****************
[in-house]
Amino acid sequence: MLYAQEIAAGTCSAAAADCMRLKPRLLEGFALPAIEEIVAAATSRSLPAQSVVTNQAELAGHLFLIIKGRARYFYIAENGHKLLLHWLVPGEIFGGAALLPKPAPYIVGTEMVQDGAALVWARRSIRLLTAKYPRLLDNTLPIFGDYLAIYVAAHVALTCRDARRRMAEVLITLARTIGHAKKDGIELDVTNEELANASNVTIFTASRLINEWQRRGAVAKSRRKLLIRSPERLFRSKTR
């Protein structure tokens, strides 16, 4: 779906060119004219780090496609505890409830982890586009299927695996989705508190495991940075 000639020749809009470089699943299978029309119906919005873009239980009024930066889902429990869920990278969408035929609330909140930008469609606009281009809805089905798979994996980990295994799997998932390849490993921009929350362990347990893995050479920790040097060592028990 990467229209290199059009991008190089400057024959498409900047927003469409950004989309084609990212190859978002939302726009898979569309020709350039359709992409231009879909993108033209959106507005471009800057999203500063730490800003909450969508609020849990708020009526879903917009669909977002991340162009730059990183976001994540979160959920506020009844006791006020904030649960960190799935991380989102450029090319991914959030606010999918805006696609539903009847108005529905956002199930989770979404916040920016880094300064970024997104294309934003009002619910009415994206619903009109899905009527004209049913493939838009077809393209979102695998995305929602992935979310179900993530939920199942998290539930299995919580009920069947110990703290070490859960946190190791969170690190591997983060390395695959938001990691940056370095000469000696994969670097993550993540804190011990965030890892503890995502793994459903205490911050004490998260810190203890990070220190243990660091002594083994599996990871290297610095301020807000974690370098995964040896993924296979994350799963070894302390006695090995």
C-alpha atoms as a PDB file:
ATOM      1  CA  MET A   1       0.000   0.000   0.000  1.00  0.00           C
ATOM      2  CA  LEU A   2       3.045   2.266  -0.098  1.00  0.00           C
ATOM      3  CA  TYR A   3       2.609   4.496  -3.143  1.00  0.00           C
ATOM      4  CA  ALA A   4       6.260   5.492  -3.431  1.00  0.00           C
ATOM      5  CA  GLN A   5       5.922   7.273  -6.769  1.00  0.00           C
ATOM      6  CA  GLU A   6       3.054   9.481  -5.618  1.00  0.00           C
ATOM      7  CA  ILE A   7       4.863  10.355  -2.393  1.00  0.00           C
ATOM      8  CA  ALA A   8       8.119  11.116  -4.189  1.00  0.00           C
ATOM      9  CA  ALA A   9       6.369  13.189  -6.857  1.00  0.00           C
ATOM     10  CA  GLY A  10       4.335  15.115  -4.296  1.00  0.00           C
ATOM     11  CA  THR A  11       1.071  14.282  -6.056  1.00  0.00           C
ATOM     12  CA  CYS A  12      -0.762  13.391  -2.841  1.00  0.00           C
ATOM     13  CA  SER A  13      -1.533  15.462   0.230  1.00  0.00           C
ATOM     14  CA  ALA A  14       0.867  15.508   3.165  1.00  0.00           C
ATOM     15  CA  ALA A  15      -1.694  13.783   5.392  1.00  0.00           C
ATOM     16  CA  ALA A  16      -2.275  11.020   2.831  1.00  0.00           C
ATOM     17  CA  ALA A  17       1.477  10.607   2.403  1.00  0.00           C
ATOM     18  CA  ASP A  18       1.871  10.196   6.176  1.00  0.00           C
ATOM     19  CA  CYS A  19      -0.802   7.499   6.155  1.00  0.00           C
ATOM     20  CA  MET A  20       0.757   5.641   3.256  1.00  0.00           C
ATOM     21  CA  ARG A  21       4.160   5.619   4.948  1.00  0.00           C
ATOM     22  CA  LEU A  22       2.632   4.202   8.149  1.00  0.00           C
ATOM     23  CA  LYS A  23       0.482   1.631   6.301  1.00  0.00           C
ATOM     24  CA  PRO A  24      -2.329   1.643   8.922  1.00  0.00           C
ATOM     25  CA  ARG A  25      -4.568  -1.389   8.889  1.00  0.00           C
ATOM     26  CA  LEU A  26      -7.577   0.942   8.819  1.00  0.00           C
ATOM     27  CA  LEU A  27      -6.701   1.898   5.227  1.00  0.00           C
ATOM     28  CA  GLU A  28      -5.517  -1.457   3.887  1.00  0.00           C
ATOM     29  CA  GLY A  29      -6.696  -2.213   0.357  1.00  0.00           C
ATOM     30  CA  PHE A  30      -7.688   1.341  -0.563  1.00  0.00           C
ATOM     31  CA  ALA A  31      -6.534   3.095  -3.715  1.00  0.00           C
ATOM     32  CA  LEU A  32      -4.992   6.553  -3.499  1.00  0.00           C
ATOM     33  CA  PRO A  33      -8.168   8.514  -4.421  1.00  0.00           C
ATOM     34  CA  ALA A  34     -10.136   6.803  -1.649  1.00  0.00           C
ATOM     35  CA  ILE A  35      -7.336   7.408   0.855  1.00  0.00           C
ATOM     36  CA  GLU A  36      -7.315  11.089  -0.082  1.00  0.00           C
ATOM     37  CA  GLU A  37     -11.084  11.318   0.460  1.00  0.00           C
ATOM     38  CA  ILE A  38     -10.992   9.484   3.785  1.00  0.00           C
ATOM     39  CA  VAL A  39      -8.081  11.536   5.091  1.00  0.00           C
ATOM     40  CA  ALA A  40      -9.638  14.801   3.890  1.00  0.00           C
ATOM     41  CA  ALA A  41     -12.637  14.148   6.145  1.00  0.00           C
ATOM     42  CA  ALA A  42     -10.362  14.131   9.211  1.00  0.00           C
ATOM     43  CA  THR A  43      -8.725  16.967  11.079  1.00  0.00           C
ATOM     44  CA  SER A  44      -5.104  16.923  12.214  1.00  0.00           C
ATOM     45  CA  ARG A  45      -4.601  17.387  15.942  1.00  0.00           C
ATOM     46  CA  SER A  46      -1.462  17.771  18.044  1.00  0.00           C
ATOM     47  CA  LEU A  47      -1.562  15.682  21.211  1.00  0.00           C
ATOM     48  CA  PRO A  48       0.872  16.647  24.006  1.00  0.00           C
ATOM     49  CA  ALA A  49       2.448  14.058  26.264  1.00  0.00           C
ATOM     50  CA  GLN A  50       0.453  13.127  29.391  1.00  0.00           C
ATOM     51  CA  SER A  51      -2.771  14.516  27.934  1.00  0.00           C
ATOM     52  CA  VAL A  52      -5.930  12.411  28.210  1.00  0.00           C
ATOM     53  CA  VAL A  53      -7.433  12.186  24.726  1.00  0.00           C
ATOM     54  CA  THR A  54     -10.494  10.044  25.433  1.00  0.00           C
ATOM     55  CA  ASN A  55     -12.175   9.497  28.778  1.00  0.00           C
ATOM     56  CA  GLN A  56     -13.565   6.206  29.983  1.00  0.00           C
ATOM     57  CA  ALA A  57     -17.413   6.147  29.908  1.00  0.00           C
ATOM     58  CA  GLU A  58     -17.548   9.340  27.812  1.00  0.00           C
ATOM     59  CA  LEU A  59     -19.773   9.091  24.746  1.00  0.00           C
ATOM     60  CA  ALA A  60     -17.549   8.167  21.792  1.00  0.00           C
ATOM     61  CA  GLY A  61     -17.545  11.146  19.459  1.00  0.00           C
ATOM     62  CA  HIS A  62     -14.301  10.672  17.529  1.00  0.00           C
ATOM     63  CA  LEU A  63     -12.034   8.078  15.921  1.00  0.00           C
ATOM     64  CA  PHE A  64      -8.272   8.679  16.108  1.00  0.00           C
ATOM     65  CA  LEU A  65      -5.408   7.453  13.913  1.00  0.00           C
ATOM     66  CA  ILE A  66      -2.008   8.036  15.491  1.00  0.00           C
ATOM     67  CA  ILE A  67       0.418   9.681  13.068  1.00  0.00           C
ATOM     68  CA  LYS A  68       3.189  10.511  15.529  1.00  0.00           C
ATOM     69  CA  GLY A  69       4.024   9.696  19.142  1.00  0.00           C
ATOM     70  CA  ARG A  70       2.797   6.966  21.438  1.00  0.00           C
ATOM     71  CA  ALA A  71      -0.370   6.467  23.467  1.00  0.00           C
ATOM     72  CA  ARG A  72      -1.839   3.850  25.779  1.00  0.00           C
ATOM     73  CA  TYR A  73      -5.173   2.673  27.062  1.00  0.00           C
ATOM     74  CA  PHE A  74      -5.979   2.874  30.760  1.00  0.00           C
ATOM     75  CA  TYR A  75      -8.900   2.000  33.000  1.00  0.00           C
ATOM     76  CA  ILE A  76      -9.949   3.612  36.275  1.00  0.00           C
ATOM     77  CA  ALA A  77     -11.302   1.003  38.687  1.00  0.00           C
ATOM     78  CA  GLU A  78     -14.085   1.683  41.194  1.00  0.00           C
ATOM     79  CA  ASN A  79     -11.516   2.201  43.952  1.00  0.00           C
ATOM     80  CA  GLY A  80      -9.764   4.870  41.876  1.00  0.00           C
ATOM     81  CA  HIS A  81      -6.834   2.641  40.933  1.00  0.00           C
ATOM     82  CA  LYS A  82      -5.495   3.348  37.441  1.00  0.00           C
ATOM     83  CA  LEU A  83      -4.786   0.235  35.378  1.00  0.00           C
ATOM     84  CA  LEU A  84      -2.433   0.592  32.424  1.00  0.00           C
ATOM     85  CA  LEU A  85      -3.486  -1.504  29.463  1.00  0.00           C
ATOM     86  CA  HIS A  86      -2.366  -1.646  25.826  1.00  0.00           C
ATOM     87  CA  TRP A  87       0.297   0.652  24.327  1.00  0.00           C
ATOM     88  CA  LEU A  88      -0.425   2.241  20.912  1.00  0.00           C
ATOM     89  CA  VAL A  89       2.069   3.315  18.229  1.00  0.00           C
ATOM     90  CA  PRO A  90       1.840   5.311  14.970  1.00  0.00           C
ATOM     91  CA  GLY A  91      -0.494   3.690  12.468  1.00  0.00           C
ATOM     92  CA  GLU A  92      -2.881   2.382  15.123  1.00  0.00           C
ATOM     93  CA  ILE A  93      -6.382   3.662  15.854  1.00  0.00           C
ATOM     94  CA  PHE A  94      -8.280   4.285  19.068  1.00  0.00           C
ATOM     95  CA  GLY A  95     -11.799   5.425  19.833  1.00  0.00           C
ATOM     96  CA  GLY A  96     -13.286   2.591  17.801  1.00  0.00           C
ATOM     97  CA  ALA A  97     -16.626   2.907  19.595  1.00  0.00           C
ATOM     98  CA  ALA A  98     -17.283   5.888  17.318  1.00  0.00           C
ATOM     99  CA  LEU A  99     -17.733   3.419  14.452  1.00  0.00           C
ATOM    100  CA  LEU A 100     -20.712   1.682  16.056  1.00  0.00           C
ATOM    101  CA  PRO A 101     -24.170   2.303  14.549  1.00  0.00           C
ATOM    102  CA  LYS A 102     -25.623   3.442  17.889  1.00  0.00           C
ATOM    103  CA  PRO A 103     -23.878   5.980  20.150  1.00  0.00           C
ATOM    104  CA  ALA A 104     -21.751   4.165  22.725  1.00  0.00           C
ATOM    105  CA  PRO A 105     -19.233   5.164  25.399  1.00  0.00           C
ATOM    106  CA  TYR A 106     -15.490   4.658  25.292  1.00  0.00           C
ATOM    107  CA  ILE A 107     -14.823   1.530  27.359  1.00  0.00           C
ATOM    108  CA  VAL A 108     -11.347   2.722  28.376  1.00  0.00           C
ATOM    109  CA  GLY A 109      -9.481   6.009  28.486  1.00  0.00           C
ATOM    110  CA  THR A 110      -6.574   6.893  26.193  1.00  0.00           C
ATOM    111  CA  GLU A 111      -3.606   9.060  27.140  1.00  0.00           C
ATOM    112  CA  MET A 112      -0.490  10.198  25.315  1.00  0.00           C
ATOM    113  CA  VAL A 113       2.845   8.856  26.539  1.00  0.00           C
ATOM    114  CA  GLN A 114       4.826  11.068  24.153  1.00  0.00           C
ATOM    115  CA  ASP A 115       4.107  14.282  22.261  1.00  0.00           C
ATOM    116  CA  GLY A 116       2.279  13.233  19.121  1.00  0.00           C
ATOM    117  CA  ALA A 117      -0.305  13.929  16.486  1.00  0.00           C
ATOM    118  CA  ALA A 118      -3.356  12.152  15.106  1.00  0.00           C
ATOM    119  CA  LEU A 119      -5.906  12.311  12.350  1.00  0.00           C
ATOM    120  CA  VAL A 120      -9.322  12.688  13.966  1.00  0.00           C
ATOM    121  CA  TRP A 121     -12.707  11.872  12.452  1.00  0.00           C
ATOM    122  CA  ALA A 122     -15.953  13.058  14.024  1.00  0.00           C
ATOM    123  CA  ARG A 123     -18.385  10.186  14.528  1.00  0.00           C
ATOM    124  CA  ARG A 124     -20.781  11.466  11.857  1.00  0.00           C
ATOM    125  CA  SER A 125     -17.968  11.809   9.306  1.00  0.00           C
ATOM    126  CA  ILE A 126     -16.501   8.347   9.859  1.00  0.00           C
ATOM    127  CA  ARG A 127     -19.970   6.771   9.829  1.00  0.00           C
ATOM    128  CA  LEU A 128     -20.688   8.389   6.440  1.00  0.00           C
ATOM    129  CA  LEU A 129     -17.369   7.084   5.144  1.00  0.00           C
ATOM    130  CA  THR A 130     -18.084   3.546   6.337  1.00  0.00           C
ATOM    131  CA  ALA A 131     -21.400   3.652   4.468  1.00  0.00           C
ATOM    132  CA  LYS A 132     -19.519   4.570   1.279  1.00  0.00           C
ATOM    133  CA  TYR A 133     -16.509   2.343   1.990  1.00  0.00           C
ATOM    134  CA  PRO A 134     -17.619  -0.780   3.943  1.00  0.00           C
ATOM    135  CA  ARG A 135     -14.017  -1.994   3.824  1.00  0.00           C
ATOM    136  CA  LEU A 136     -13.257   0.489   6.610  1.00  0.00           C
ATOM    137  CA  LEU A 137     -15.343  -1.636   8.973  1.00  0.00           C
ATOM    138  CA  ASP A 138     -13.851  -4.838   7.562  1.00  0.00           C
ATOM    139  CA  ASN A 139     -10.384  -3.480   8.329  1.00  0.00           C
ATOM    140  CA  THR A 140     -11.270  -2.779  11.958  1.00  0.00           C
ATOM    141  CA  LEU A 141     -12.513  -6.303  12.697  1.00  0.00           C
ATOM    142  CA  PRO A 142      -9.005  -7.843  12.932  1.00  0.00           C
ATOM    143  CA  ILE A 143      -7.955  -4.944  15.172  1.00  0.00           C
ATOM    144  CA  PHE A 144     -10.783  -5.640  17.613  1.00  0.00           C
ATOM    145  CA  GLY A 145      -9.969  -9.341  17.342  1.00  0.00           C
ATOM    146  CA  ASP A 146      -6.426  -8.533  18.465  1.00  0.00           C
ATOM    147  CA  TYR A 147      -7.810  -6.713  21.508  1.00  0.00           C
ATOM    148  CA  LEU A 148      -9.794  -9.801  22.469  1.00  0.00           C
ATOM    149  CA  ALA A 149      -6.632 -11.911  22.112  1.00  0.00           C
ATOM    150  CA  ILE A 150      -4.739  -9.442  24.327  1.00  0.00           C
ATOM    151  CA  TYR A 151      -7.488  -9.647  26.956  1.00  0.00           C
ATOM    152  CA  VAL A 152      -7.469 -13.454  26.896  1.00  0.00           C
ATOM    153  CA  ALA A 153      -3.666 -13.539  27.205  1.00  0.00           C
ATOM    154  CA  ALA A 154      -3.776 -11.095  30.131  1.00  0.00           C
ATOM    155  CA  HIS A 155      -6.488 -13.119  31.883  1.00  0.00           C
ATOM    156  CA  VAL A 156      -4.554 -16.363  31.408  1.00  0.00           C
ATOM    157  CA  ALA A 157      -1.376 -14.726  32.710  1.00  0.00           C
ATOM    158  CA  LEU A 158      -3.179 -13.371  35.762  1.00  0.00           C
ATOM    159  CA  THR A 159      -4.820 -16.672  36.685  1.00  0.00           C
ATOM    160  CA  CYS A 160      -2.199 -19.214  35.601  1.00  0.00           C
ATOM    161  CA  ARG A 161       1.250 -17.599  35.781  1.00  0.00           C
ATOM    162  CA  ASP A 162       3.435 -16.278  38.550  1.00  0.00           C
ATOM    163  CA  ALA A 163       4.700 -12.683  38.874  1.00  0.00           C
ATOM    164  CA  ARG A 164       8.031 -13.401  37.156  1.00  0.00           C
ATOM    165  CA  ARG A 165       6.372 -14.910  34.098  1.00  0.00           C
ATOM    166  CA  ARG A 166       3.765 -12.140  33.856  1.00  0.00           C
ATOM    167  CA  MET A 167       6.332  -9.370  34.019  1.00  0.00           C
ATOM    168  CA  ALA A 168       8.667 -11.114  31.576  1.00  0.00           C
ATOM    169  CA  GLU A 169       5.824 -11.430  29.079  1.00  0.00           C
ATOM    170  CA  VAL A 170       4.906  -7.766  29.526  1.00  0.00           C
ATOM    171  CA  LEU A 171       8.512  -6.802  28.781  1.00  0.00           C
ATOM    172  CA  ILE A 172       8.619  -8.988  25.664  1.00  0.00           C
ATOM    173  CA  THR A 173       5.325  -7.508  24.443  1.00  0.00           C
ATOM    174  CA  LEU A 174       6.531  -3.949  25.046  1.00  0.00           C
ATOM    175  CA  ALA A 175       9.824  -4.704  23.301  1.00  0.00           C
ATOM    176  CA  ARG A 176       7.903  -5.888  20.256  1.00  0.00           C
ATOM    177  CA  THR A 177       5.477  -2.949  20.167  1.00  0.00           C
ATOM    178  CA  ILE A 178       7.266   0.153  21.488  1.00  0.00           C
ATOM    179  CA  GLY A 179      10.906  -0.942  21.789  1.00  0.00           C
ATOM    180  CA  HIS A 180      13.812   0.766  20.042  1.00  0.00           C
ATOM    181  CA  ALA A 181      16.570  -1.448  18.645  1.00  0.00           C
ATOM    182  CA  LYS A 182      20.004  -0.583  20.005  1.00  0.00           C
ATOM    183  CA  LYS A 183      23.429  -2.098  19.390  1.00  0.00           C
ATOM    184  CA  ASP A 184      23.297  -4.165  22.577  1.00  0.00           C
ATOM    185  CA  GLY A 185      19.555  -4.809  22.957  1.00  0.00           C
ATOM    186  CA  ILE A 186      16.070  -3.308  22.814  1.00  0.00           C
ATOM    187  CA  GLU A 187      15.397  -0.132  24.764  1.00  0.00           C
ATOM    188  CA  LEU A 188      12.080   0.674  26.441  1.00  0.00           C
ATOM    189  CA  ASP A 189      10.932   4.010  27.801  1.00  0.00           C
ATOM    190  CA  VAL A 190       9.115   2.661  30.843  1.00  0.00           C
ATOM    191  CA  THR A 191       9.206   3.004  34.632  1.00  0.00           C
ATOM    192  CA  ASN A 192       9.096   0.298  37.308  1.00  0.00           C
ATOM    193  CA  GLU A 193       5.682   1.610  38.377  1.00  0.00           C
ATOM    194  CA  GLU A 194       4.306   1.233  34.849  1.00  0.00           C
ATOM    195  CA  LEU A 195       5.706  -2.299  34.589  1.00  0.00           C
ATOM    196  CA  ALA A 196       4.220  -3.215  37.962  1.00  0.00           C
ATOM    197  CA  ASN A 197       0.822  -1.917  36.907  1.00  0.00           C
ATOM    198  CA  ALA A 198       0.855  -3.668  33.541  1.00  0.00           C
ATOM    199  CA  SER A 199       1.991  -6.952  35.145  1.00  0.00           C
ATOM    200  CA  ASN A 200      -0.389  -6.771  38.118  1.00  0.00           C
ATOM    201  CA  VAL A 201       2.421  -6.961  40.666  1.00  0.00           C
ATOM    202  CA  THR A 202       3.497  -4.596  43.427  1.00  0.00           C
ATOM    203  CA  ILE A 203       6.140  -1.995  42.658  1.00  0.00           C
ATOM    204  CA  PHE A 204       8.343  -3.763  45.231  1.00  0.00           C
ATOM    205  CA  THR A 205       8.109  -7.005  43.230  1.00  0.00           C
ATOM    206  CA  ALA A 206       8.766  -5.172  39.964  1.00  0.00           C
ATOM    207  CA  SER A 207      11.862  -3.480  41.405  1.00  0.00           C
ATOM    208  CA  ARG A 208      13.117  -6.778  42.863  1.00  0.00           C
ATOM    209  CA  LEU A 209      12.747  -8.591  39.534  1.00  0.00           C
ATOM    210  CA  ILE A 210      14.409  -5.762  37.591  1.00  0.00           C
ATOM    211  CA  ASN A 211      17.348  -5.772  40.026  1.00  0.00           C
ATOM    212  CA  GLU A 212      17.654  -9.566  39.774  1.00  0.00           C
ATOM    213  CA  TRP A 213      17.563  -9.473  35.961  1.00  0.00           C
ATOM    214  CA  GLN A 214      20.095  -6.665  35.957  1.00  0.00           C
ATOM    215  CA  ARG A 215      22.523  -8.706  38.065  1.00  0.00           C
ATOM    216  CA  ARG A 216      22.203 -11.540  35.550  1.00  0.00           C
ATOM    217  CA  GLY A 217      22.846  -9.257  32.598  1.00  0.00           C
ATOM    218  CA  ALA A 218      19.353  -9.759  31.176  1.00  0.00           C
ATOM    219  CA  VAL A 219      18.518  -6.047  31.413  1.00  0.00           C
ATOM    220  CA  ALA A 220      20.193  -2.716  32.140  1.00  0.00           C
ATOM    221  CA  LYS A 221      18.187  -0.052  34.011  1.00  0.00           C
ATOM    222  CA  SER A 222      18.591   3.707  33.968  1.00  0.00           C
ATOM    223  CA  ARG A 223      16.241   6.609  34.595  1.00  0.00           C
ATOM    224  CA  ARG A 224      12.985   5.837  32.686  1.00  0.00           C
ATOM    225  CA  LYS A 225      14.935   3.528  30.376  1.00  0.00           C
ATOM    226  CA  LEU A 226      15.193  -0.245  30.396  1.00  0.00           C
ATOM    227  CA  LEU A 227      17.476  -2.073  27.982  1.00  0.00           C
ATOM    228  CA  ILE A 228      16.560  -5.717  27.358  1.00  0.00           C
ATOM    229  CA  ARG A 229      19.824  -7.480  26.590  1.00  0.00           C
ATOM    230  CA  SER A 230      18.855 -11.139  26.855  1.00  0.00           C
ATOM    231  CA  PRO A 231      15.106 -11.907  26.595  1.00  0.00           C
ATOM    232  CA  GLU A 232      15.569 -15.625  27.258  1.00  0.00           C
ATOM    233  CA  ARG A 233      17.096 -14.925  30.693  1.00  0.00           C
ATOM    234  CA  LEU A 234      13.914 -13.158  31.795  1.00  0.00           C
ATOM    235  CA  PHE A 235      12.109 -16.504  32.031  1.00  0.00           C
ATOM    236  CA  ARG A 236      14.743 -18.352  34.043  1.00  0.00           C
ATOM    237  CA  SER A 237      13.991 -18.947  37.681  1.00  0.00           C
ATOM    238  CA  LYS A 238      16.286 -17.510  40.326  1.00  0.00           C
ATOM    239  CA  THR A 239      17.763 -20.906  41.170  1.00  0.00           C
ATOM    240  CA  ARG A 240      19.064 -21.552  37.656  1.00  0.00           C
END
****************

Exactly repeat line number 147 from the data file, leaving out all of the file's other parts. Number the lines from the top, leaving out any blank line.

ATOM    143  CA  ILE A 143      -7.955  -4.944  15.172  1.00  0.00           C